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A strong season opener in A Kid Like Jake 

click to enlarge (L-R) Jim Moscater, Meredith Sause and Rasool Jahan in A KID LIKE JAKE

Photo by Jonathan Young

(L-R) Jim Moscater, Meredith Sause and Rasool Jahan in A KID LIKE JAKE

In a sane world, Daniel Pearle's drama A KID LIKE JAKE, the incandescent season opener at Deep Dish Theater, would be considered an out-and-out farce. It chronicles a professional couple's marriage as it's stretched to the breaking point by the process of assembling their only child's applications—not to college, but kindergarten, in a series of upscale private schools around New York.

As a result, the title character's behavior is closely parsed by parents Alex and Greg (Meredith Sause and Jim Moscater), pre-school administrator Judy (Rasool Jahan) and the nonfictional Educational Records Bureau, creators of the Admission Assessment for Beginning Learners, a standardized test that measures "verbal and quantitative reasoning, early literacy, and mathematics skills"—in pre-kindergarten children.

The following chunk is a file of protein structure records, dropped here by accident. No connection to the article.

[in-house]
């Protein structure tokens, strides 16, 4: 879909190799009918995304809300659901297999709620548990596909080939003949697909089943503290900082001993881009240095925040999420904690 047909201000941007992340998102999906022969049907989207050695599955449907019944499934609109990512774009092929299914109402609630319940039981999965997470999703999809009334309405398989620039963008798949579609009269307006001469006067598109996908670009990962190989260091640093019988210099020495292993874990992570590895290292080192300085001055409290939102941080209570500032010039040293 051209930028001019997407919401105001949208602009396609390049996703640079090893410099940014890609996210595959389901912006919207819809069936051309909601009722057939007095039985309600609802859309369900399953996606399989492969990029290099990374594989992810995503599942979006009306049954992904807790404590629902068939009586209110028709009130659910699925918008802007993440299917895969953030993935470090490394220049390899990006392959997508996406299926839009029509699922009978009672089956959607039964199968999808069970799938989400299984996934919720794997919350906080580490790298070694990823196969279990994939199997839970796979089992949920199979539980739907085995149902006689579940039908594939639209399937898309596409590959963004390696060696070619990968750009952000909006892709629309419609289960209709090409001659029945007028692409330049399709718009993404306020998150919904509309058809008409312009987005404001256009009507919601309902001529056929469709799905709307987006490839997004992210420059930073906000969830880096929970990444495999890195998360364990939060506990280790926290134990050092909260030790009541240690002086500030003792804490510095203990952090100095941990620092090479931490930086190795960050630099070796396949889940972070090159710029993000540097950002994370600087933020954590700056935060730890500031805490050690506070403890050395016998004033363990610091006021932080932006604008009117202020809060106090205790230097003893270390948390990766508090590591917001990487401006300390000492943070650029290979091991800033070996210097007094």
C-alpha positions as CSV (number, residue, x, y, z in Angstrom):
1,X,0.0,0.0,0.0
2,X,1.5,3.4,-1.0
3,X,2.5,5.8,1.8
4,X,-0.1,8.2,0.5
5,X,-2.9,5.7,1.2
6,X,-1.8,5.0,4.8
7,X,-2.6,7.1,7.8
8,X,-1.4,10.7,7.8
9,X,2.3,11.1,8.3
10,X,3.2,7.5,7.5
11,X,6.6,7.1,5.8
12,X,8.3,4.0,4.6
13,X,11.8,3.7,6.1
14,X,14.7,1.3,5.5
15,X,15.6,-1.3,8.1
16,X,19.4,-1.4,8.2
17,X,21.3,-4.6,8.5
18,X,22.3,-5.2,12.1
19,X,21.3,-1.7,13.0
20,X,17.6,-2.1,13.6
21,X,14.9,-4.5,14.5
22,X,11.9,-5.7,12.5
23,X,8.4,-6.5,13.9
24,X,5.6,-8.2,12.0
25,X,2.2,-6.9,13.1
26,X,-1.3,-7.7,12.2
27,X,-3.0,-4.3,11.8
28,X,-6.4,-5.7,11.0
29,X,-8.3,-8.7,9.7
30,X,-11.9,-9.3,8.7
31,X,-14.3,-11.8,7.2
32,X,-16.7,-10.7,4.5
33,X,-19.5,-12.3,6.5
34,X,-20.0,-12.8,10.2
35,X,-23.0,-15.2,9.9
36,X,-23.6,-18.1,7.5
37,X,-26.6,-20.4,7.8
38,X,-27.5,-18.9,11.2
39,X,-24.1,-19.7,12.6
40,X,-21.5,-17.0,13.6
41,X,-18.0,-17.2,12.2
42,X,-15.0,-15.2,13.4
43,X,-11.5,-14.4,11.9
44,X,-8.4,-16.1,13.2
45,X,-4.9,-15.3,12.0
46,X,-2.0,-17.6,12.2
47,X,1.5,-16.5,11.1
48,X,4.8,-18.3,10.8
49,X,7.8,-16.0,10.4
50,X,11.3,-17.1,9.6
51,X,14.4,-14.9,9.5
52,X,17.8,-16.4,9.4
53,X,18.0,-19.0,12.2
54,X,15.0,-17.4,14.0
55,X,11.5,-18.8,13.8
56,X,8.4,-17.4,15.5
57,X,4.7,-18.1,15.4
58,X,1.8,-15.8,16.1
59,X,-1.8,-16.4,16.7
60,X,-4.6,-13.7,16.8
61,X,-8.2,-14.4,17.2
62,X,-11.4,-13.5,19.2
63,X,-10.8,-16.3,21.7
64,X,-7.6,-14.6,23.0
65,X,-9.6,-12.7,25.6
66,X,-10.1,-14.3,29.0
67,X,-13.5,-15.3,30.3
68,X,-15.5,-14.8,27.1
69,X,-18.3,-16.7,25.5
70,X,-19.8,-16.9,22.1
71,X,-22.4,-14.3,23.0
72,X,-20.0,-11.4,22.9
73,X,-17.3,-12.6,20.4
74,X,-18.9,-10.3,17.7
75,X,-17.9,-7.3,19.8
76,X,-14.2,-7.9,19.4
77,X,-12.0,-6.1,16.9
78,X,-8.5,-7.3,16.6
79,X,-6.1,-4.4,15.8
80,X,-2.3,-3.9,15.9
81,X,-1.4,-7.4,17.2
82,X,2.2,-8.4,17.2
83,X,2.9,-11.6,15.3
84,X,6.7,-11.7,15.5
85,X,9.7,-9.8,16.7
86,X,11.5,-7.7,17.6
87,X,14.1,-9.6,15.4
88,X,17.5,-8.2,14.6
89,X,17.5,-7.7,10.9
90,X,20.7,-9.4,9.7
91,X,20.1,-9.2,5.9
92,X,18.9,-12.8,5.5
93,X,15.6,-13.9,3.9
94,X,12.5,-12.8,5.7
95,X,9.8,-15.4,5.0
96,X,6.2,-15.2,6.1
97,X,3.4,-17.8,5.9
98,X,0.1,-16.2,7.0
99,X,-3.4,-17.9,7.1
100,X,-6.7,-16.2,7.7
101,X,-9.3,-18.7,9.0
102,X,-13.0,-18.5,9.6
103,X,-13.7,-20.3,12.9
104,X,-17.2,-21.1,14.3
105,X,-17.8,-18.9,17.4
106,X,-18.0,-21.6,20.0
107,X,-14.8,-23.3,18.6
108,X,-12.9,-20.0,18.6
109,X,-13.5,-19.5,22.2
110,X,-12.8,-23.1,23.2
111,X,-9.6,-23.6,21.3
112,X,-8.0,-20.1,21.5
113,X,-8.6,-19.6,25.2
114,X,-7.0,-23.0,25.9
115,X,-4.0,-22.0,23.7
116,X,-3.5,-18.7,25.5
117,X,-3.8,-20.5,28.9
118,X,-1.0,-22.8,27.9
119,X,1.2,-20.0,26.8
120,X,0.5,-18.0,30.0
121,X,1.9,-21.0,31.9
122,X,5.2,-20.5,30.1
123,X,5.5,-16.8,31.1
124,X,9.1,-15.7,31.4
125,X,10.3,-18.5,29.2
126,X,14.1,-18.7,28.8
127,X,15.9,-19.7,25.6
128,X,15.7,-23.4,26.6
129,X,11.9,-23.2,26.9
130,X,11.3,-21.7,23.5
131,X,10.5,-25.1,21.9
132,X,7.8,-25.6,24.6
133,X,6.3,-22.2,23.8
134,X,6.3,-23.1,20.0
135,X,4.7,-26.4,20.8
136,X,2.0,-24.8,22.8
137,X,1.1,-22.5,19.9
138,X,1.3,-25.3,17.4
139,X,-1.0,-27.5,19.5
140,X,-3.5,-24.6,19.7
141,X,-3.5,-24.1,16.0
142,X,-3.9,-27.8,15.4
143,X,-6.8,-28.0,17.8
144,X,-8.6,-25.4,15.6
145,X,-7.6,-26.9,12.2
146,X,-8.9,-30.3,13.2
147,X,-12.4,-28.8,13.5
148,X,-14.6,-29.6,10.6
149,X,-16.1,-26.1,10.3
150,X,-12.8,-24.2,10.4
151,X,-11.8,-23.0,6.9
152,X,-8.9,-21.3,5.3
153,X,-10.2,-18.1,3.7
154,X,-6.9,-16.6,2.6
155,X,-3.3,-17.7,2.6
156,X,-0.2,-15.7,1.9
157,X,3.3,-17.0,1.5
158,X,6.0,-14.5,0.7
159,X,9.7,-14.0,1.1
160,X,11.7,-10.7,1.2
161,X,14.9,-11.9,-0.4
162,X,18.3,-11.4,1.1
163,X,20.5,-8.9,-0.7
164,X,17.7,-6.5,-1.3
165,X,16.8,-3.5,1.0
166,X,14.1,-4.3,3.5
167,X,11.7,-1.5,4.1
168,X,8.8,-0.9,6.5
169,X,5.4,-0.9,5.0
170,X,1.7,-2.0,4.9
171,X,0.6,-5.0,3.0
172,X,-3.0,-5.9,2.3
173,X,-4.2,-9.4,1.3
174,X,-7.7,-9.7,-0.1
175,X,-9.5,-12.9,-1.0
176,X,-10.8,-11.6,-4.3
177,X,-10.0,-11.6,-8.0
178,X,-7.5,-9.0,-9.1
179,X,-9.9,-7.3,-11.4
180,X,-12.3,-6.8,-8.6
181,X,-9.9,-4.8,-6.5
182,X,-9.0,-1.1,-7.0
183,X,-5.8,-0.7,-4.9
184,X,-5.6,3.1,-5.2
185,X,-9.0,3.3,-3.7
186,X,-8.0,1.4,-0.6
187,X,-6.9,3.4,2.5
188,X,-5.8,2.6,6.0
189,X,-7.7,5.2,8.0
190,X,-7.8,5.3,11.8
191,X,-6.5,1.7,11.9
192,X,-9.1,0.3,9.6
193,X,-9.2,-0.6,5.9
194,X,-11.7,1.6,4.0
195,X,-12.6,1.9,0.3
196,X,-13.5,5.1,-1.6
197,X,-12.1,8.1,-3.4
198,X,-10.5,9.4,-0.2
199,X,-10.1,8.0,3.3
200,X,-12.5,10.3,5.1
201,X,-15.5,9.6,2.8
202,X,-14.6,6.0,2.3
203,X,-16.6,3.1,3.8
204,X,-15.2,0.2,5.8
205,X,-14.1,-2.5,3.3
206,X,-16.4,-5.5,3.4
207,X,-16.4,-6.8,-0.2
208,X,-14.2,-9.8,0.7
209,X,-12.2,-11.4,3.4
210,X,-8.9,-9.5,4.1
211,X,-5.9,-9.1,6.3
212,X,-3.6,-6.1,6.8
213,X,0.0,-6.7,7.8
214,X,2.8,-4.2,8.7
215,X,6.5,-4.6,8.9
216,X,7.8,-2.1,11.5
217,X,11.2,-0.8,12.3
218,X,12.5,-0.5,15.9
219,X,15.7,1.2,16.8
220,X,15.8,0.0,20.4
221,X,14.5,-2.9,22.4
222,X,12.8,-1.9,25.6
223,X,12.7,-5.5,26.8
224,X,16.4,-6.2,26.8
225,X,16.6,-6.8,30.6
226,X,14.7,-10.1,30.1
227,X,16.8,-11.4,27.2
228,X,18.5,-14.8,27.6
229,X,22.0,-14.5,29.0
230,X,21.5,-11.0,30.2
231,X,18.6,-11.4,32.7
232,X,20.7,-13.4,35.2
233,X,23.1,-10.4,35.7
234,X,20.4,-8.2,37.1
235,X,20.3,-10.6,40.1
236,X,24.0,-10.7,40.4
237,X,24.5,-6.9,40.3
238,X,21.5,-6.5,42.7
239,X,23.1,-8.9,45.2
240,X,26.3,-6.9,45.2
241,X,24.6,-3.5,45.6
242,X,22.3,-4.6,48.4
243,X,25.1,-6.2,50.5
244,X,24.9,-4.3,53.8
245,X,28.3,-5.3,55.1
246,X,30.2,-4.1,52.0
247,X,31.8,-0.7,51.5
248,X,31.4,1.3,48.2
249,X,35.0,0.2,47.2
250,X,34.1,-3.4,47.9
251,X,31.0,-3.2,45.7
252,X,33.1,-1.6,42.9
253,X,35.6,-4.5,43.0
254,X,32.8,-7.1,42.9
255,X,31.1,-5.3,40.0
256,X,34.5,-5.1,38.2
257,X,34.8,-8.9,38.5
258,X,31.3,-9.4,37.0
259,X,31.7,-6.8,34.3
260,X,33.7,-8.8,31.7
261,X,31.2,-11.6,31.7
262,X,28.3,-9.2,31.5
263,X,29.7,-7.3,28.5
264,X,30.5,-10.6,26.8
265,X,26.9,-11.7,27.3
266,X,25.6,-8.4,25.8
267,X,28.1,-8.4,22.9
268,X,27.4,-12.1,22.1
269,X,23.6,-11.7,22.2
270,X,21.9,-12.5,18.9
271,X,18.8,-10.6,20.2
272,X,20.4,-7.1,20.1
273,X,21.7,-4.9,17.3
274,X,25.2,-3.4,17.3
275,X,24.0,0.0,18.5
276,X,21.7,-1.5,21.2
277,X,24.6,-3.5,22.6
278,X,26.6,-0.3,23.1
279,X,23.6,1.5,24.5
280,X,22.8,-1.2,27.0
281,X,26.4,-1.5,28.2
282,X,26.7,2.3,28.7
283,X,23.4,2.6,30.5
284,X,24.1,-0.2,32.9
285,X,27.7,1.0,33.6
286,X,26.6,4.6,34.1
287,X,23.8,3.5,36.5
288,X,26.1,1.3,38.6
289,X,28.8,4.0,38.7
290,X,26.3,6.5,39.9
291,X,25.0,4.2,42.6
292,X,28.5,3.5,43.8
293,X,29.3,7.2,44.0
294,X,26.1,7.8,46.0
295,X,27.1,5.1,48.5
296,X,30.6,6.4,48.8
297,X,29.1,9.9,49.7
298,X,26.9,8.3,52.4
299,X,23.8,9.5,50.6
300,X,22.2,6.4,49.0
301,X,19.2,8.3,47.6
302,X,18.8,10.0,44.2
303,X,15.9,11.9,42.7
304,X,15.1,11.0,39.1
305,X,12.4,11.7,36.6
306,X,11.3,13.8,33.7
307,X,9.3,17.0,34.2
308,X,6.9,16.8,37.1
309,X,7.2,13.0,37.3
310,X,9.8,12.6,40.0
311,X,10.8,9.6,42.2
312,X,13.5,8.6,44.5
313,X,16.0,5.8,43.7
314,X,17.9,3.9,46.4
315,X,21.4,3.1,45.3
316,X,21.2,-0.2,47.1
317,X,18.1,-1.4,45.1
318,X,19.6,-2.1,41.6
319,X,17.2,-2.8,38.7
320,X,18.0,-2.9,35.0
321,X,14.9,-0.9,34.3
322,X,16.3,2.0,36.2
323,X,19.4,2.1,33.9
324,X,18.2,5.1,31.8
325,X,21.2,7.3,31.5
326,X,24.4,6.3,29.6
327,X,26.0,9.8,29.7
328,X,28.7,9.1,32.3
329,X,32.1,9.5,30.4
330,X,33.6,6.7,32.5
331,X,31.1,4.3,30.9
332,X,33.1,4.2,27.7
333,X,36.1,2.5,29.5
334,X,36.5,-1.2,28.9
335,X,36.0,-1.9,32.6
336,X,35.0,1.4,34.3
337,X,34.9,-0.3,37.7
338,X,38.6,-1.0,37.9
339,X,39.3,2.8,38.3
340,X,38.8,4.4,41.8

When the search for a vaunted competitive edge begins at 4, Jake's current age, the parents find themselves judged as closely as the child. They're the ones who have to fill out entrance essays assessing things like their "educational values." Alex is stressing over one as the play opens.

Under Tony Lea's direction, Sause is at the top of her game as the tightly-wound Alex. As she veers between over-analysis and denial, Alex's obsessive concern about Jake's future begins to make us wonder about the child's past. Though a bit more low-key at the start, Moscater's Greg ultimately finds the dark side in this relationship.

Jahan delivers the crisp, professional performance we expect as no-nonsense administrator Judy, and Jess Jones strongly serves in two supporting roles.

I'd like to say such madness is limited to terminal overachievers in major cities. But given assaults on public education in North Carolina such as the one reported in last week's INDY, there are probably going to be a lot more kids like Jake—and parents like these—in the future. More's the pity.

This article appeared in print with the headline "The overachievers."

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